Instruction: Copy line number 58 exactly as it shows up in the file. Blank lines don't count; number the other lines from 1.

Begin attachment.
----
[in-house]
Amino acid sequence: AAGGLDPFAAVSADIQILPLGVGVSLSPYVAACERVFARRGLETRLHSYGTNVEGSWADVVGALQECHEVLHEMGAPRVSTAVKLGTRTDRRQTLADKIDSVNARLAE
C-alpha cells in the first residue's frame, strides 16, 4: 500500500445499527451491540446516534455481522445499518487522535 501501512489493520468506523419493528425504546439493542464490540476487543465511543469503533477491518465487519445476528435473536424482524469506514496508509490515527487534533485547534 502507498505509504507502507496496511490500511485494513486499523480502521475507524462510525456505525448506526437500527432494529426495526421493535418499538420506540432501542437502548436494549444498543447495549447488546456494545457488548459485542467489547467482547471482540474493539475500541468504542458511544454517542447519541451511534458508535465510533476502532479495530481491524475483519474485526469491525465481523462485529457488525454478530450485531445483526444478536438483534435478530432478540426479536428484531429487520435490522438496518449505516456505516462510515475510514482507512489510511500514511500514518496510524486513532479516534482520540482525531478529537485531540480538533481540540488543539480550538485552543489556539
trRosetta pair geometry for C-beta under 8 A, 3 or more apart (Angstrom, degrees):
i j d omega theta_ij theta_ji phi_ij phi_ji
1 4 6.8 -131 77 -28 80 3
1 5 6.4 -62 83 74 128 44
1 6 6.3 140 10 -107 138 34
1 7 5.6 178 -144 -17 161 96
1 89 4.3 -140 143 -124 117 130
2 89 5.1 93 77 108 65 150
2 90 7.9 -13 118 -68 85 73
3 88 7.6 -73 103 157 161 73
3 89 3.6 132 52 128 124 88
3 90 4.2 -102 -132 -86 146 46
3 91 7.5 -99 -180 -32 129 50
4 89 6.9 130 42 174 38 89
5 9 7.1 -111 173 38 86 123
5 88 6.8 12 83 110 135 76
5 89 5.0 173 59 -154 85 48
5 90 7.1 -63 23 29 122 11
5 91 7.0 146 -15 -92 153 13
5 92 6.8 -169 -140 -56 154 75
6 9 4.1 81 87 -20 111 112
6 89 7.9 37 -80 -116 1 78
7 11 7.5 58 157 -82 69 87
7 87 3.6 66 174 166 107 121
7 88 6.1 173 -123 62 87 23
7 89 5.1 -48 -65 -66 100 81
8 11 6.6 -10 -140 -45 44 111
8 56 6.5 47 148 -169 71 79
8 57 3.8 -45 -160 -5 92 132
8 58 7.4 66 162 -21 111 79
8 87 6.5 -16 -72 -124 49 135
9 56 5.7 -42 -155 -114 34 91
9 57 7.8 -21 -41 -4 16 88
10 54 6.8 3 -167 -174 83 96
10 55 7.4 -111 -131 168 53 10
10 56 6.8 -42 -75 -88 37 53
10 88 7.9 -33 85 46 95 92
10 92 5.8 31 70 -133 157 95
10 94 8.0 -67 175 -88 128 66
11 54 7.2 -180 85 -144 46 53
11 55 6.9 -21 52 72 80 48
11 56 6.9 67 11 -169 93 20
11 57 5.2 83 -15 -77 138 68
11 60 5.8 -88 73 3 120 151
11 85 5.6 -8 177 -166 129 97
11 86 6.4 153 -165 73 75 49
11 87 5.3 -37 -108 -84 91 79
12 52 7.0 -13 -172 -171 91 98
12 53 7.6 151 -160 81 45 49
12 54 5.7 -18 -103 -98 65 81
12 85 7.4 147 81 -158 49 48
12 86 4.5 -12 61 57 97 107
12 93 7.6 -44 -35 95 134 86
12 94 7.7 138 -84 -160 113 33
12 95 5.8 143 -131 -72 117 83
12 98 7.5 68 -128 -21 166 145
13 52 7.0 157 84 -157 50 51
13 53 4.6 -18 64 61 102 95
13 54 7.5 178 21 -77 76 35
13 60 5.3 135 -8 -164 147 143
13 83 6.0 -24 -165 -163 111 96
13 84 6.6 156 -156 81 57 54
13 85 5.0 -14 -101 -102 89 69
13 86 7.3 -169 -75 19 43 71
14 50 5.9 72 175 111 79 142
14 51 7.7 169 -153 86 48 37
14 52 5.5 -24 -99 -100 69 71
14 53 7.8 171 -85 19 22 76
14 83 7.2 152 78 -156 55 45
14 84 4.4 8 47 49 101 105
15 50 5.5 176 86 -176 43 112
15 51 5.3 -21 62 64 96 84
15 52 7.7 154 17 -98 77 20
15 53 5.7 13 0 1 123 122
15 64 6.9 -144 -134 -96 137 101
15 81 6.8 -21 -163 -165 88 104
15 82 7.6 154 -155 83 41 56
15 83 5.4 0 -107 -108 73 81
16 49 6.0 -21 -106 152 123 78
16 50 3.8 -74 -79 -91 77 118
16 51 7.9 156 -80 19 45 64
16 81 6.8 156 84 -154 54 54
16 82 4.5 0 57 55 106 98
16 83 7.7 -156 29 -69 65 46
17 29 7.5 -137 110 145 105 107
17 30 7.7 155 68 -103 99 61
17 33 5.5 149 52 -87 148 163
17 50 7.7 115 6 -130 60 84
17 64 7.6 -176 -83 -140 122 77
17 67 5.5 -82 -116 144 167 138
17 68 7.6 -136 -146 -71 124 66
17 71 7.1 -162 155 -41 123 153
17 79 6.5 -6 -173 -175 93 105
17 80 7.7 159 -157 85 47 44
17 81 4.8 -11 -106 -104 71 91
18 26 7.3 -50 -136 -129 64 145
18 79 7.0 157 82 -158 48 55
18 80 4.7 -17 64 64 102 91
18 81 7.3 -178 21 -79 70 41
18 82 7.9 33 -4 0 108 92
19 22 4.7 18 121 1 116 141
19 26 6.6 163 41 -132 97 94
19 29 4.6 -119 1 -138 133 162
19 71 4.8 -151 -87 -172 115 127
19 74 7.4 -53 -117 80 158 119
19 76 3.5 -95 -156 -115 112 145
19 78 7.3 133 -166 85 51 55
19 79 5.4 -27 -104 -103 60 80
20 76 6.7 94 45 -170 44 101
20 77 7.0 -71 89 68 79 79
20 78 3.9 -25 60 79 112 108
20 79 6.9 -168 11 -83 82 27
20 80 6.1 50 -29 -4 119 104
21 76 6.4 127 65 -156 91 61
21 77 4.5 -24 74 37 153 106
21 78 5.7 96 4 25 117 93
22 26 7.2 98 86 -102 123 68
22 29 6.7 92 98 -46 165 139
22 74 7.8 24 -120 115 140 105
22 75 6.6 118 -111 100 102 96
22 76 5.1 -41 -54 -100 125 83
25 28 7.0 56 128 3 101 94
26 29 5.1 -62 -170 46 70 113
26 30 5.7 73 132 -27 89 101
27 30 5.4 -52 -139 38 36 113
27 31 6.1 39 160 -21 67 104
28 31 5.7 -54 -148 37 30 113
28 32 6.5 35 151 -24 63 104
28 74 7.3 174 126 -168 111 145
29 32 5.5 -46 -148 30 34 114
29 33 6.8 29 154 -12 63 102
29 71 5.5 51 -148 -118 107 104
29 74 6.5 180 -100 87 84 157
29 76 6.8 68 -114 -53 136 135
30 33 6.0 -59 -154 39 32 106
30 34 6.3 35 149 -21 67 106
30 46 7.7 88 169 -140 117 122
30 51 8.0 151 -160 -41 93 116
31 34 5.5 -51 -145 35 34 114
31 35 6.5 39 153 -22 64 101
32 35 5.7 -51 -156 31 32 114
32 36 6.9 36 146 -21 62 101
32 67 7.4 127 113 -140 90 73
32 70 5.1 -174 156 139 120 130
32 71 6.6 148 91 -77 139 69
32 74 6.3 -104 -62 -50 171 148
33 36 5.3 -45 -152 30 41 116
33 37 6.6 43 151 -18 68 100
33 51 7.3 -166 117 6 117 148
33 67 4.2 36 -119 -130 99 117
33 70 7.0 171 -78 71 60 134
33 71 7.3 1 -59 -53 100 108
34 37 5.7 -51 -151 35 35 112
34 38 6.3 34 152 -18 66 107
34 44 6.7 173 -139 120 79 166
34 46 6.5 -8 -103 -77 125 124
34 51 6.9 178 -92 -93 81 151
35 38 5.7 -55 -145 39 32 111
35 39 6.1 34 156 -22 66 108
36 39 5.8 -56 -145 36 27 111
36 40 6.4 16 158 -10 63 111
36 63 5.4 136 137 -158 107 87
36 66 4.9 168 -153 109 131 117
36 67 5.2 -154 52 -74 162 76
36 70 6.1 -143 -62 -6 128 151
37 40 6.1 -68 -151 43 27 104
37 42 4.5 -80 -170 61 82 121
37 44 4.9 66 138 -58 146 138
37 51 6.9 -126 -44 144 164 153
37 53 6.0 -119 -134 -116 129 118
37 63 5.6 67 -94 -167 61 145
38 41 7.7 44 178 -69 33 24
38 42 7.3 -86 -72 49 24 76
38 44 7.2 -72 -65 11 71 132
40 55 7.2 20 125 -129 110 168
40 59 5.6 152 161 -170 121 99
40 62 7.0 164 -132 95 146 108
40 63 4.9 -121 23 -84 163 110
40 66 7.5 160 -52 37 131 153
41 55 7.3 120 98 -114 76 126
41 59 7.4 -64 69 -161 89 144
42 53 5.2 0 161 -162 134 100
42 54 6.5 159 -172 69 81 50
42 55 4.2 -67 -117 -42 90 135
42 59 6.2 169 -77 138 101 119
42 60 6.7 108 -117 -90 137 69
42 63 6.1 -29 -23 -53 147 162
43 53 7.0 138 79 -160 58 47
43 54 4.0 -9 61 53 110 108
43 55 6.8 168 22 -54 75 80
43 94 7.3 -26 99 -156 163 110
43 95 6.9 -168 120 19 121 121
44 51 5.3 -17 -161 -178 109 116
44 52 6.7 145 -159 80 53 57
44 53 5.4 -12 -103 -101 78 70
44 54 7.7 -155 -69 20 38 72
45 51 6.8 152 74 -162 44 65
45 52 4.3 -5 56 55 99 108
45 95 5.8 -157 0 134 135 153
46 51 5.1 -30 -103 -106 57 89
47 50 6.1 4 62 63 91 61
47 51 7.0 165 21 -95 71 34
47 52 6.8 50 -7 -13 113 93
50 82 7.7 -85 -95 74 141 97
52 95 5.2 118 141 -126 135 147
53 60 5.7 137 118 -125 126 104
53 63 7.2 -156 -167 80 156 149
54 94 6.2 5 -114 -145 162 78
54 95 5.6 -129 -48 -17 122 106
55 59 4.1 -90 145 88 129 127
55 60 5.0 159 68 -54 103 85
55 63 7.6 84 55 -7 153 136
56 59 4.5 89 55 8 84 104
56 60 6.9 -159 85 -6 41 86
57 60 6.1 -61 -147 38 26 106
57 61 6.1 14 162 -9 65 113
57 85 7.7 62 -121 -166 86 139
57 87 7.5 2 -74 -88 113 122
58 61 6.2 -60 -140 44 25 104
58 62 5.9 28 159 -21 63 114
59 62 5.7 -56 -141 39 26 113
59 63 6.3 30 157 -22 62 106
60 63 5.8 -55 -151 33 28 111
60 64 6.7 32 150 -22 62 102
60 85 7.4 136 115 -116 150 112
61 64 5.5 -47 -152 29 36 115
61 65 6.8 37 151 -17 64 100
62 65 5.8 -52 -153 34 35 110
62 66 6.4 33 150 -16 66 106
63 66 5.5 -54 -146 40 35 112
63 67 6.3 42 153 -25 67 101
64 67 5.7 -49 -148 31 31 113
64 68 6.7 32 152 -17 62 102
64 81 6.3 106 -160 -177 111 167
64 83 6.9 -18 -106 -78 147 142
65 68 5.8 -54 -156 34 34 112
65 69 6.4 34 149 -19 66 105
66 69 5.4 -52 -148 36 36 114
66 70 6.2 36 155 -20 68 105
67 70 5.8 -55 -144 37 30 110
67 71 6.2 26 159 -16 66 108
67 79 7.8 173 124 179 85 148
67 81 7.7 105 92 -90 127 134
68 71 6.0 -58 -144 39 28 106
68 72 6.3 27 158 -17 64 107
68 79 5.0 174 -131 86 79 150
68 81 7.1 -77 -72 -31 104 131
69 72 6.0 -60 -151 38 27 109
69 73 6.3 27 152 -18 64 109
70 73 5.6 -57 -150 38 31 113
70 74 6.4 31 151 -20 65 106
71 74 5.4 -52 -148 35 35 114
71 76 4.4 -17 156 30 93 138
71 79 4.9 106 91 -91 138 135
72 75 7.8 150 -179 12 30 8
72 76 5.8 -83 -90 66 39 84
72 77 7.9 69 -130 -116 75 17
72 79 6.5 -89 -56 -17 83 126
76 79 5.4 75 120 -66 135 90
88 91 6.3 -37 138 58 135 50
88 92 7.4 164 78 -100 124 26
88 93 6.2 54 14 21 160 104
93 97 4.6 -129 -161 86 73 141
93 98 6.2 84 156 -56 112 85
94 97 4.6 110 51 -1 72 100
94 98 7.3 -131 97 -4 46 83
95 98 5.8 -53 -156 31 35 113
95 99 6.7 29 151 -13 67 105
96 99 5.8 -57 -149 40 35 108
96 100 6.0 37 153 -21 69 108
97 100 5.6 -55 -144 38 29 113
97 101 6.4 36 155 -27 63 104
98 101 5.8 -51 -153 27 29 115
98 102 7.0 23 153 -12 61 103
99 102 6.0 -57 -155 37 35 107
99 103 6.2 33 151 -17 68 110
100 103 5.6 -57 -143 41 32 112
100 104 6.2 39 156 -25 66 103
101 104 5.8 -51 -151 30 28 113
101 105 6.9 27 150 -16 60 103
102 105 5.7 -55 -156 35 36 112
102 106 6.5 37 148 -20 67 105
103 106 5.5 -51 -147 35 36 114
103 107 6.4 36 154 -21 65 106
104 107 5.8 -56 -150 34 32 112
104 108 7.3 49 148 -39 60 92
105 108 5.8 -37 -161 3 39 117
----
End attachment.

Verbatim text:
12 95 5.8 143 -131 -72 117 83